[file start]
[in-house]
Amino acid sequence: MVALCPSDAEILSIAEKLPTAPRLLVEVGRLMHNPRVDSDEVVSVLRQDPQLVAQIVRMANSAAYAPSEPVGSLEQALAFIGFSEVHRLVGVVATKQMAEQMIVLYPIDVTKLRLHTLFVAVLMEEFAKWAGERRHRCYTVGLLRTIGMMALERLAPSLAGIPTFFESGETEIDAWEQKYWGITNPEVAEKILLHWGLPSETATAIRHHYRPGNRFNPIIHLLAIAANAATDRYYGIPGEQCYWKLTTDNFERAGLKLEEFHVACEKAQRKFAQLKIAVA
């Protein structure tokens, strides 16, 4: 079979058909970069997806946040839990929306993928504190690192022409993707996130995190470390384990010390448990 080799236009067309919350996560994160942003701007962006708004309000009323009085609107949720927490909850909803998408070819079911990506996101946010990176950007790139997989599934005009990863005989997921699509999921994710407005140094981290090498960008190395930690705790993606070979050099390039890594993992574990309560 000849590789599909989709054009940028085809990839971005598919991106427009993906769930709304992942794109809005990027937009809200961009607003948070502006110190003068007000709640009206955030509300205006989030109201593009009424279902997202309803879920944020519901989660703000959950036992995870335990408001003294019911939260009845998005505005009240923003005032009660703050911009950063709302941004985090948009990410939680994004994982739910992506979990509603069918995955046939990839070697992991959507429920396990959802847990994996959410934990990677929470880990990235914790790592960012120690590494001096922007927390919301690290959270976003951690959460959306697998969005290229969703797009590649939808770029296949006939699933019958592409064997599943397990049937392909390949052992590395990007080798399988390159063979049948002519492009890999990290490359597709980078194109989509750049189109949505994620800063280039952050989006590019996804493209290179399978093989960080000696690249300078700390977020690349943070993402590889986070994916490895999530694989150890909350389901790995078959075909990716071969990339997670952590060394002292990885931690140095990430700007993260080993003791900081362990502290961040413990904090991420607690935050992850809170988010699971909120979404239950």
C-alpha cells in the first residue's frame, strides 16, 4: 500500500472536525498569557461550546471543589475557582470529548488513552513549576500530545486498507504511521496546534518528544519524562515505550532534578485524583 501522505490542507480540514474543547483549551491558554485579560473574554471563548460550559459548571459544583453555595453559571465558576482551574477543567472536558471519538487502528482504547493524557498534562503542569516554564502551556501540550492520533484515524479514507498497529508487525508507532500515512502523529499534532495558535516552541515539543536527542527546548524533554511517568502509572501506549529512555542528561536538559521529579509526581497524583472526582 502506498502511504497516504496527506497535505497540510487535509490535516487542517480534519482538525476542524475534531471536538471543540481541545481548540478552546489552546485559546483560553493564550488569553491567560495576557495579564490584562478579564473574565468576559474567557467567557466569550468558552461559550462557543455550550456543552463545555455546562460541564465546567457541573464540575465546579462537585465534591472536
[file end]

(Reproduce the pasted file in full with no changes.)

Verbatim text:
[in-house]
Amino acid sequence: MVALCPSDAEILSIAEKLPTAPRLLVEVGRLMHNPRVDSDEVVSVLRQDPQLVAQIVRMANSAAYAPSEPVGSLEQALAFIGFSEVHRLVGVVATKQMAEQMIVLYPIDVTKLRLHTLFVAVLMEEFAKWAGERRHRCYTVGLLRTIGMMALERLAPSLAGIPTFFESGETEIDAWEQKYWGITNPEVAEKILLHWGLPSETATAIRHHYRPGNRFNPIIHLLAIAANAATDRYYGIPGEQCYWKLTTDNFERAGLKLEEFHVACEKAQRKFAQLKIAVA
């Protein structure tokens, strides 16, 4: 079979058909970069997806946040839990929306993928504190690192022409993707996130995190470390384990010390448990 080799236009067309919350996560994160942003701007962006708004309000009323009085609107949720927490909850909803998408070819079911990506996101946010990176950007790139997989599934005009990863005989997921699509999921994710407005140094981290090498960008190395930690705790993606070979050099390039890594993992574990309560 000849590789599909989709054009940028085809990839971005598919991106427009993906769930709304992942794109809005990027937009809200961009607003948070502006110190003068007000709640009206955030509300205006989030109201593009009424279902997202309803879920944020519901989660703000959950036992995870335990408001003294019911939260009845998005505005009240923003005032009660703050911009950063709302941004985090948009990410939680994004994982739910992506979990509603069918995955046939990839070697992991959507429920396990959802847990994996959410934990990677929470880990990235914790790592960012120690590494001096922007927390919301690290959270976003951690959460959306697998969005290229969703797009590649939808770029296949006939699933019958592409064997599943397990049937392909390949052992590395990007080798399988390159063979049948002519492009890999990290490359597709980078194109989509750049189109949505994620800063280039952050989006590019996804493209290179399978093989960080000696690249300078700390977020690349943070993402590889986070994916490895999530694989150890909350389901790995078959075909990716071969990339997670952590060394002292990885931690140095990430700007993260080993003791900081362990502290961040413990904090991420607690935050992850809170988010699971909120979404239950």
C-alpha cells in the first residue's frame, strides 16, 4: 500500500472536525498569557461550546471543589475557582470529548488513552513549576500530545486498507504511521496546534518528544519524562515505550532534578485524583 501522505490542507480540514474543547483549551491558554485579560473574554471563548460550559459548571459544583453555595453559571465558576482551574477543567472536558471519538487502528482504547493524557498534562503542569516554564502551556501540550492520533484515524479514507498497529508487525508507532500515512502523529499534532495558535516552541515539543536527542527546548524533554511517568502509572501506549529512555542528561536538559521529579509526581497524583472526582 502506498502511504497516504496527506497535505497540510487535509490535516487542517480534519482538525476542524475534531471536538471543540481541545481548540478552546489552546485559546483560553493564550488569553491567560495576557495579564490584562478579564473574565468576559474567557467567557466569550468558552461559550462557543455550550456543552463545555455546562460541564465546567457541573464540575465546579462537585465534591472536